Parts manufactured by the aerospace and automotive industries are becoming more complex due to technology advancement. Tolerances that should keep up with metrology standards and quality control are now increasingly optimized and sophisticated. Moreover, customers need their dealers to ensure their own control in compliance. All these requirements put a lot of pressure on quality control teams and metrology. This post will explore how we can deal with constantly increasing pressure on tolerances. First of all, let’s take a look at the major reasons for evolution in quality control requirements in the aerospace and automotive industries.
Loosening On Tolerances To Reduce Production Costs
In order not to affect the perceived value and final quality, released tolerances have to be offset by more efficient and optimized assembly processes. Initially, the approach used was to have very tight tolerances to ensure the clients got the final product without issues. This approach definitely worked and ensured that high quality products were produced than were actually necessary. Today, there is a comprehensive approach to the product and process so that each part is produced with just the sufficient and necessary tolerances.
Tolerances That Are Tighter In The Manufacturing Of Aircraft Fuselages
Aircrafts spend a lot in operating costs especially on fuel consumption. A parts manufacturer needs to be as close as possible to the ideal plane geometry to ensure that the fuselage quality is not compromised that can directly affect fuel consumption. Ideal geometry on regular possible surfaces helps to save on percentage points on fuel consumption.
Tighter Tolerances In The Manufacturing Of Vehicle Bodies
For a car manufacturer to stand out, it means they have to control very complex freeform shapes to ensure they create vehicles with high assembly quality to have a direct impact on the value perceived by the customers. This why major car manufacturers like Japanese, North America and ‘historical’ European use tighter tolerances to stand out from low cost brands. This important differentiator also allows other generalist manufacturers to create cars that are close to quality and luxury standards.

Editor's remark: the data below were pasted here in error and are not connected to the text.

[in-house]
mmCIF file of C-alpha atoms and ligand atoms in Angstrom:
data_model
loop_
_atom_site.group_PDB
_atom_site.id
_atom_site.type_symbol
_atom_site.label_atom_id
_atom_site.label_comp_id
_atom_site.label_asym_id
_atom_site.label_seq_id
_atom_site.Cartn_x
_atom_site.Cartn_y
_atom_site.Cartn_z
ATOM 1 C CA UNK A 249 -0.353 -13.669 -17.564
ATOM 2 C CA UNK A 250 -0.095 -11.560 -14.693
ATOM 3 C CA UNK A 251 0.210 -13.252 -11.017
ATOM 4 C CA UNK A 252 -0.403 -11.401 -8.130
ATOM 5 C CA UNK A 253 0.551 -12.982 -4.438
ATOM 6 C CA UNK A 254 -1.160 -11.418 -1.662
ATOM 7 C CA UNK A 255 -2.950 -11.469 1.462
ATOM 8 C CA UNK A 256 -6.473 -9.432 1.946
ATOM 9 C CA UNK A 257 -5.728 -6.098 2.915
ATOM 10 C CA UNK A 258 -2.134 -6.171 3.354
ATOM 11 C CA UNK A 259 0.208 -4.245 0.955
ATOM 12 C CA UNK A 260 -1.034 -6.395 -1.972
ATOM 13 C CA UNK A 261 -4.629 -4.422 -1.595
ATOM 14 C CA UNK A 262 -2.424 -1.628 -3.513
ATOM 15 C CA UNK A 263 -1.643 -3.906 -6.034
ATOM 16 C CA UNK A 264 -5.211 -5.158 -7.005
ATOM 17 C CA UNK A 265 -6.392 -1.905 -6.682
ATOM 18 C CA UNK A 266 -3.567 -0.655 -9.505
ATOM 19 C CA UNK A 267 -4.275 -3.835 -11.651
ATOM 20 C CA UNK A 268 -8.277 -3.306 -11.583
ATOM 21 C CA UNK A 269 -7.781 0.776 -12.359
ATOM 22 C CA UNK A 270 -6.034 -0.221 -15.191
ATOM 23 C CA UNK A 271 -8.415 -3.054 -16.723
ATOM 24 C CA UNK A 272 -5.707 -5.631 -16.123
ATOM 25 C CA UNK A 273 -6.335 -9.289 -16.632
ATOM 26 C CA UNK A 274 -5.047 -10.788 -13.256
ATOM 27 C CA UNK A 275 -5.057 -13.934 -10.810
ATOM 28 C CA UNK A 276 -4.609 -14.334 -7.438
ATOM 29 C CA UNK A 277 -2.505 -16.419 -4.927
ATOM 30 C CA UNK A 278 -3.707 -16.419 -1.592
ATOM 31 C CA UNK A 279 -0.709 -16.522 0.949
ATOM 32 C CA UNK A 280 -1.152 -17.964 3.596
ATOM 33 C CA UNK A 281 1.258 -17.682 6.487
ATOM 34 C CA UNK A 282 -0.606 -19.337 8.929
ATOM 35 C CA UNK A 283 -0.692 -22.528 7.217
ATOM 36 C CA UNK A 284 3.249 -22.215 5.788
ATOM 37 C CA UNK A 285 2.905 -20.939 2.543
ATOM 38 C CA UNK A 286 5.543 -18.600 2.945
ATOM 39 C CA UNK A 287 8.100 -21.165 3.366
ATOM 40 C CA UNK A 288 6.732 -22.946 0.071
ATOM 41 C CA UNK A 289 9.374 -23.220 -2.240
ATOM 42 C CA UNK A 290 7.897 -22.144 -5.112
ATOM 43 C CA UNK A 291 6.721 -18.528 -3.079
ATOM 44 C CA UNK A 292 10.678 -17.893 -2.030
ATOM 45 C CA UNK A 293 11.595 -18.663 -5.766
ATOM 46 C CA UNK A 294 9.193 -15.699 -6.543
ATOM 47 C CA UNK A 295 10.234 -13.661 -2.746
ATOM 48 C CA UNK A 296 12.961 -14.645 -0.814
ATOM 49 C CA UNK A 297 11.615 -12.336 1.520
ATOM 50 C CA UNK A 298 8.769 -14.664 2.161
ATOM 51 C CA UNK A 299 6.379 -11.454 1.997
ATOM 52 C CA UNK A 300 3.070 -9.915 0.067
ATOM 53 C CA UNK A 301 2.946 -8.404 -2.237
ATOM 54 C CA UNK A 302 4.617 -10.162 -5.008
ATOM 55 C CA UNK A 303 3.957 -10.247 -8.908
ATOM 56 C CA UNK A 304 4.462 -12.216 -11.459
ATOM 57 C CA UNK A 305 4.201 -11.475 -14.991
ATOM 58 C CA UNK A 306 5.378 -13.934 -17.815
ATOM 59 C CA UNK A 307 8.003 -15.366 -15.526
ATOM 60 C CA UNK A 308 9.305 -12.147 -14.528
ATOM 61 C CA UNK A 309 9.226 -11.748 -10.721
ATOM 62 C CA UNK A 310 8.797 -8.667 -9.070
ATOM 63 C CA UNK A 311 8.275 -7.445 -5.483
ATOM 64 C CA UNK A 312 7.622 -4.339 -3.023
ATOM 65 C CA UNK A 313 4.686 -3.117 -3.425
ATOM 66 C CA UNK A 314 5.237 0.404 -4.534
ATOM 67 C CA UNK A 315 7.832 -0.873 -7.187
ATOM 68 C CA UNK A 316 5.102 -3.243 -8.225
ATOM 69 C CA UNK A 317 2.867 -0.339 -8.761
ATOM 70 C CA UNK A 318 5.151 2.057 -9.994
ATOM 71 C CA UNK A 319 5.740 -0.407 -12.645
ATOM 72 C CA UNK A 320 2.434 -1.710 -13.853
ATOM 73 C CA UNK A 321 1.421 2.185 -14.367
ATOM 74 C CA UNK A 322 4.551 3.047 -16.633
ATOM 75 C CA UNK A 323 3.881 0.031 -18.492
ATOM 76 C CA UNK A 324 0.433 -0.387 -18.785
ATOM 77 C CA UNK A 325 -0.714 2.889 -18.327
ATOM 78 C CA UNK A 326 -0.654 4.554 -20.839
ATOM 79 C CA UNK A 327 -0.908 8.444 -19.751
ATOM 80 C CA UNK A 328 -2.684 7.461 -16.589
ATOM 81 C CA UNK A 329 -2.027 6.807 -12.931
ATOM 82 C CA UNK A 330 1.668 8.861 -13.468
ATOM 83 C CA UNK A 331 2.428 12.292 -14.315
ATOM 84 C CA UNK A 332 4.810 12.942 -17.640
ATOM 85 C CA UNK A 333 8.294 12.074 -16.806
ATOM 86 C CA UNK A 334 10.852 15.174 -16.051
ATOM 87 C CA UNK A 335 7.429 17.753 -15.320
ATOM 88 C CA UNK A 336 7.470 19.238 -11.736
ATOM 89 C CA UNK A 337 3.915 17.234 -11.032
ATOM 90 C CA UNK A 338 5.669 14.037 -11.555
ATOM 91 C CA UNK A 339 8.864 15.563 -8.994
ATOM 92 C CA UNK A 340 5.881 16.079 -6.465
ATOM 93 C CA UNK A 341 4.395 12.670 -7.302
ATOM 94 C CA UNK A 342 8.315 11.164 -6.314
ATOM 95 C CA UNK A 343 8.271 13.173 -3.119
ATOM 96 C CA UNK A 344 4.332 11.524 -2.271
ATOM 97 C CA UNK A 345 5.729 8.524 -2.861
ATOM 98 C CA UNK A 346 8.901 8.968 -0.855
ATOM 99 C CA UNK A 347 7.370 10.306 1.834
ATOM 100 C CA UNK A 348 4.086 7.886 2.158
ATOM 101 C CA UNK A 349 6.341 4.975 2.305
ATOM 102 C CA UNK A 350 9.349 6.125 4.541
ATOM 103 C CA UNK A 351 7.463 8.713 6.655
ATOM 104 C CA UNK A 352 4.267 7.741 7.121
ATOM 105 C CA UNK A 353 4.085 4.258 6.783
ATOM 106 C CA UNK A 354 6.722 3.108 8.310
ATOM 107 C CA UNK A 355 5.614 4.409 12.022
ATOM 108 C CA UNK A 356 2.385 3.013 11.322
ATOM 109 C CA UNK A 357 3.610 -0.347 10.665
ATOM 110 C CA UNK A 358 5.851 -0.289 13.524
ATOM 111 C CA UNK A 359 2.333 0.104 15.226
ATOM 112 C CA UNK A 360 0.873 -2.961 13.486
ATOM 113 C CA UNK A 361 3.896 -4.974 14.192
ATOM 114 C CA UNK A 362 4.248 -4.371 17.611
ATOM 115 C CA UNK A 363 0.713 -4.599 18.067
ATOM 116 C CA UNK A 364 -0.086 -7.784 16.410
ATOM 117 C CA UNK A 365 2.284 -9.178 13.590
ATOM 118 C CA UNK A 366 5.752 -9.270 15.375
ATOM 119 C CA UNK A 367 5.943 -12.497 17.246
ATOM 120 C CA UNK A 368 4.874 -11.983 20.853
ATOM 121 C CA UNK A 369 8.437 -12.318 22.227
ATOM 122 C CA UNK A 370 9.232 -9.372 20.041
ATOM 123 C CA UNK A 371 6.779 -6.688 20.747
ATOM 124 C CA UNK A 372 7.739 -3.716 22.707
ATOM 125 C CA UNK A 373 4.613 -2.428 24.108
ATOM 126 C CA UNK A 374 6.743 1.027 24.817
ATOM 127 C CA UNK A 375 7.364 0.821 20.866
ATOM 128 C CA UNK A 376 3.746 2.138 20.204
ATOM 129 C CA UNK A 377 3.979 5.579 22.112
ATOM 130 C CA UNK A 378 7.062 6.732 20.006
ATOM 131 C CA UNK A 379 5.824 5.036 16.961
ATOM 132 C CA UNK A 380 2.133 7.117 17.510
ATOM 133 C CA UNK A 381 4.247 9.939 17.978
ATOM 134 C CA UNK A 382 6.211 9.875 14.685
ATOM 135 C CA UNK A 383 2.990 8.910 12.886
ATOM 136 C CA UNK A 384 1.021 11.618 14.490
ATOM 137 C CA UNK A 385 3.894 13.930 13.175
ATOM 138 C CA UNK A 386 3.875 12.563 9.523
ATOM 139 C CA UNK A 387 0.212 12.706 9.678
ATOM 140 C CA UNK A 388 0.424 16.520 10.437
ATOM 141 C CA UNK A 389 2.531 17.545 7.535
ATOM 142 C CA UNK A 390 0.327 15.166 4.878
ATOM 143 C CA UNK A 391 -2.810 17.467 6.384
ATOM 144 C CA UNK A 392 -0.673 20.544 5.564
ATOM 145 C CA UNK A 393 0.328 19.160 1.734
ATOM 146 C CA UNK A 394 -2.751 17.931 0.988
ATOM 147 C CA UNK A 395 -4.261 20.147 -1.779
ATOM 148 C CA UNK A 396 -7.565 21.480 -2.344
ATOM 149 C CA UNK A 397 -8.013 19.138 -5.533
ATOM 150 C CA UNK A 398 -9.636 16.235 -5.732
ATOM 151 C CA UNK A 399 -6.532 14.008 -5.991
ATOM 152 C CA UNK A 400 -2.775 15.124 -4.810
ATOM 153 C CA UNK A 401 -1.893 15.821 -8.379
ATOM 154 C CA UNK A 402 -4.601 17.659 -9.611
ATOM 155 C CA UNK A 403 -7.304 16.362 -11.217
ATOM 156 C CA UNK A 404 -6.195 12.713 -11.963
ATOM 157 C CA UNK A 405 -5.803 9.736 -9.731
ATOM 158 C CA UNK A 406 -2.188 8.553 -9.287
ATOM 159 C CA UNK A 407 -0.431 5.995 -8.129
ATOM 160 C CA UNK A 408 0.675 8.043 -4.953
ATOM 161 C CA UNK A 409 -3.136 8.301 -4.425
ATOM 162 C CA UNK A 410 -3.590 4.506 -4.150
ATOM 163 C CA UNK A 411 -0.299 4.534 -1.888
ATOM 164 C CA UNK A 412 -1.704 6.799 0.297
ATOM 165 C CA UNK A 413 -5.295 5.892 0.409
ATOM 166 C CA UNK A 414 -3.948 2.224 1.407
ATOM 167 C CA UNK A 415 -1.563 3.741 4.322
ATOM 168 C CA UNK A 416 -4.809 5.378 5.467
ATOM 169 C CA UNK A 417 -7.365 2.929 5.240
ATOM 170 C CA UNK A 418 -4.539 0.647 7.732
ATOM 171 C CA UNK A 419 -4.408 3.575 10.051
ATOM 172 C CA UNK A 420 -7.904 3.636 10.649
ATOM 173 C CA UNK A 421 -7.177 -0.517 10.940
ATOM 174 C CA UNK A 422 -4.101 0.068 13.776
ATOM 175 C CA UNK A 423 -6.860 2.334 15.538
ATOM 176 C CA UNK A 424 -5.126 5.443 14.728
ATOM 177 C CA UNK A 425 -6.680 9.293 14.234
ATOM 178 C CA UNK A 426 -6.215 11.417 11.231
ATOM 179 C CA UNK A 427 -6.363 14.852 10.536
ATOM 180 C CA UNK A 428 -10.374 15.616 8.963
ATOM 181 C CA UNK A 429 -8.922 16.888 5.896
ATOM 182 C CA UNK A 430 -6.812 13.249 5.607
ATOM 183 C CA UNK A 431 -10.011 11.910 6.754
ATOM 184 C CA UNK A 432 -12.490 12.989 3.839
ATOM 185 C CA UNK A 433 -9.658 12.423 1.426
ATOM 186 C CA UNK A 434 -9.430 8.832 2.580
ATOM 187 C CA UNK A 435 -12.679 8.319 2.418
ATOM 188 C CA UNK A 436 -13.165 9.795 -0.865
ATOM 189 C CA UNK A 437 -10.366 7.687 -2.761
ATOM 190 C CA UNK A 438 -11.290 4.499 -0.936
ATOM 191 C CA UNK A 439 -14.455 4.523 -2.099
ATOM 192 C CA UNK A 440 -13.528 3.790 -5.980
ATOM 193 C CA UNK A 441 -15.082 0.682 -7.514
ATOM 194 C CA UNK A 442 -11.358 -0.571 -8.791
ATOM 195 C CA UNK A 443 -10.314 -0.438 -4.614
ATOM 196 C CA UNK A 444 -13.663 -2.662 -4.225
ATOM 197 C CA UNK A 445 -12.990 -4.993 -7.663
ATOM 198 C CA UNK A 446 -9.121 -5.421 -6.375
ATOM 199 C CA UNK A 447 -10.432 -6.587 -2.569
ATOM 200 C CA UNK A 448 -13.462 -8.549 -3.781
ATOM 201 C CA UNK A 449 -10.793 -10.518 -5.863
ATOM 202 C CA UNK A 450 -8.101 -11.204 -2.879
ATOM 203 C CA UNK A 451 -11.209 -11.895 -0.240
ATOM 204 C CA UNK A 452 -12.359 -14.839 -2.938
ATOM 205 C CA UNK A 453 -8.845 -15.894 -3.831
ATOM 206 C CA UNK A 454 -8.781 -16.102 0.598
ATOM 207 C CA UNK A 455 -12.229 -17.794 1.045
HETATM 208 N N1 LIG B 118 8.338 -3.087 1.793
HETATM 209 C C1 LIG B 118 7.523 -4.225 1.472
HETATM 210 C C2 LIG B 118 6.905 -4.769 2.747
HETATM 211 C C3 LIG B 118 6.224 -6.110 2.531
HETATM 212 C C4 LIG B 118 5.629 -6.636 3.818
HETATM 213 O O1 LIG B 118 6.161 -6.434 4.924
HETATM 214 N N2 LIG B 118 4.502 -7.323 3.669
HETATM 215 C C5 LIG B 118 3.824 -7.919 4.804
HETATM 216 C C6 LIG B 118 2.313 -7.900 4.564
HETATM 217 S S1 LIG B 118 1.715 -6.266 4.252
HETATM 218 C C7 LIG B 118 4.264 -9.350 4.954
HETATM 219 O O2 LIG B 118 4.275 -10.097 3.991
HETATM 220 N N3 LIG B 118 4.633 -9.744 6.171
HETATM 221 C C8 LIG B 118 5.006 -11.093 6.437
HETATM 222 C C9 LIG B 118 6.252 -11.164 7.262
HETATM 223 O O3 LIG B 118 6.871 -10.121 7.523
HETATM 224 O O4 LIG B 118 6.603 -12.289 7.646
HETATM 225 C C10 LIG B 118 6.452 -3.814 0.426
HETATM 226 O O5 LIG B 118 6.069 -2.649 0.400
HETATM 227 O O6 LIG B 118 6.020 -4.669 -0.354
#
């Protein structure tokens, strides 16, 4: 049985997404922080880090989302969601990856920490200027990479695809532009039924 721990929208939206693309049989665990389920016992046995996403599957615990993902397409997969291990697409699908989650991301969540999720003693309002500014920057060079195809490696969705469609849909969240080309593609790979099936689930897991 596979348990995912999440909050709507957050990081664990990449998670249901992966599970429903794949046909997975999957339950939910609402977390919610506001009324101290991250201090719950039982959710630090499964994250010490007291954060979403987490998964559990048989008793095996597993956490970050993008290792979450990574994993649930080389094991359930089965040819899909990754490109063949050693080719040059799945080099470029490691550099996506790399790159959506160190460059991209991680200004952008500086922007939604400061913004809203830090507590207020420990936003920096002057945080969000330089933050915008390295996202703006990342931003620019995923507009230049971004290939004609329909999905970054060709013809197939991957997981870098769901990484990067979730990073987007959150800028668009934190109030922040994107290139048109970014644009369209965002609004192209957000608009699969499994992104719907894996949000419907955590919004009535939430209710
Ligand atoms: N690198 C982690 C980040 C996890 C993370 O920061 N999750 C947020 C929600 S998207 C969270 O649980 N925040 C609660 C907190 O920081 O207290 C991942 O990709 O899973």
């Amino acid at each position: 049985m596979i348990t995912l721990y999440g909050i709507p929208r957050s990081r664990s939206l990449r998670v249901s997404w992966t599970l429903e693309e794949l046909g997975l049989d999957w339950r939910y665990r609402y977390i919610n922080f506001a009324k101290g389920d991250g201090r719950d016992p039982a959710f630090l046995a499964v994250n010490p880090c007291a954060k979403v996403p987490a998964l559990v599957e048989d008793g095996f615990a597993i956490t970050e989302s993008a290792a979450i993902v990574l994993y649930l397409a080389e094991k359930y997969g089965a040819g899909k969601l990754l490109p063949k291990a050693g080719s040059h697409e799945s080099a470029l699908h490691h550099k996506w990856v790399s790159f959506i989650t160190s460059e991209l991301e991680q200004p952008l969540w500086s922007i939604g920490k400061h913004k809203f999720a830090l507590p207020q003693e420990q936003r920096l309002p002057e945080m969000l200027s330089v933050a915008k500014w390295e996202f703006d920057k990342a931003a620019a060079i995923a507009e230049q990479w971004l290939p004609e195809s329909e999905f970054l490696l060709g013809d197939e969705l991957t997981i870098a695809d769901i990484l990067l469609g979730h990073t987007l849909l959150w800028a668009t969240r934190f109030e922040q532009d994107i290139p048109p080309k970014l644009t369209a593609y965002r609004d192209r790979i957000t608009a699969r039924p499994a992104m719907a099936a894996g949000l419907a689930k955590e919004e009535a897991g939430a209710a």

One the one hand, the GD & T (Geometric Dimensioning and Tolerancing) has taken its capital importance and on the other hand, the tolerances evolve. For several years, most producers in the modern digital world did underestimate the importance of GD&T. The notion back then was that everything could be treated with colormaps and best-fits. Now that GD&T have begun appearing on the production floor and are more recognized by the industry, manufacturers have adapted to these new systems for communicating and defining engineering tolerances. Due to evolving, parts have now become more complex. As mentioned earlier, tolerances are sophisticated and optimized meaning that dimensions are not the only feature that needs to be characterized. Other features that must be controlled include cutting, surface, roundness and parallelism.
The use of portable and modern metrology equipment has become a must. There are different measurement options that manufacturers can choose from. For those that require inspection systems that can be moved to the production floor, they have the option to get more accurate equipment such as 3D scanners. This reduces the pressure on relying on traditional equipment like fixed CMMs.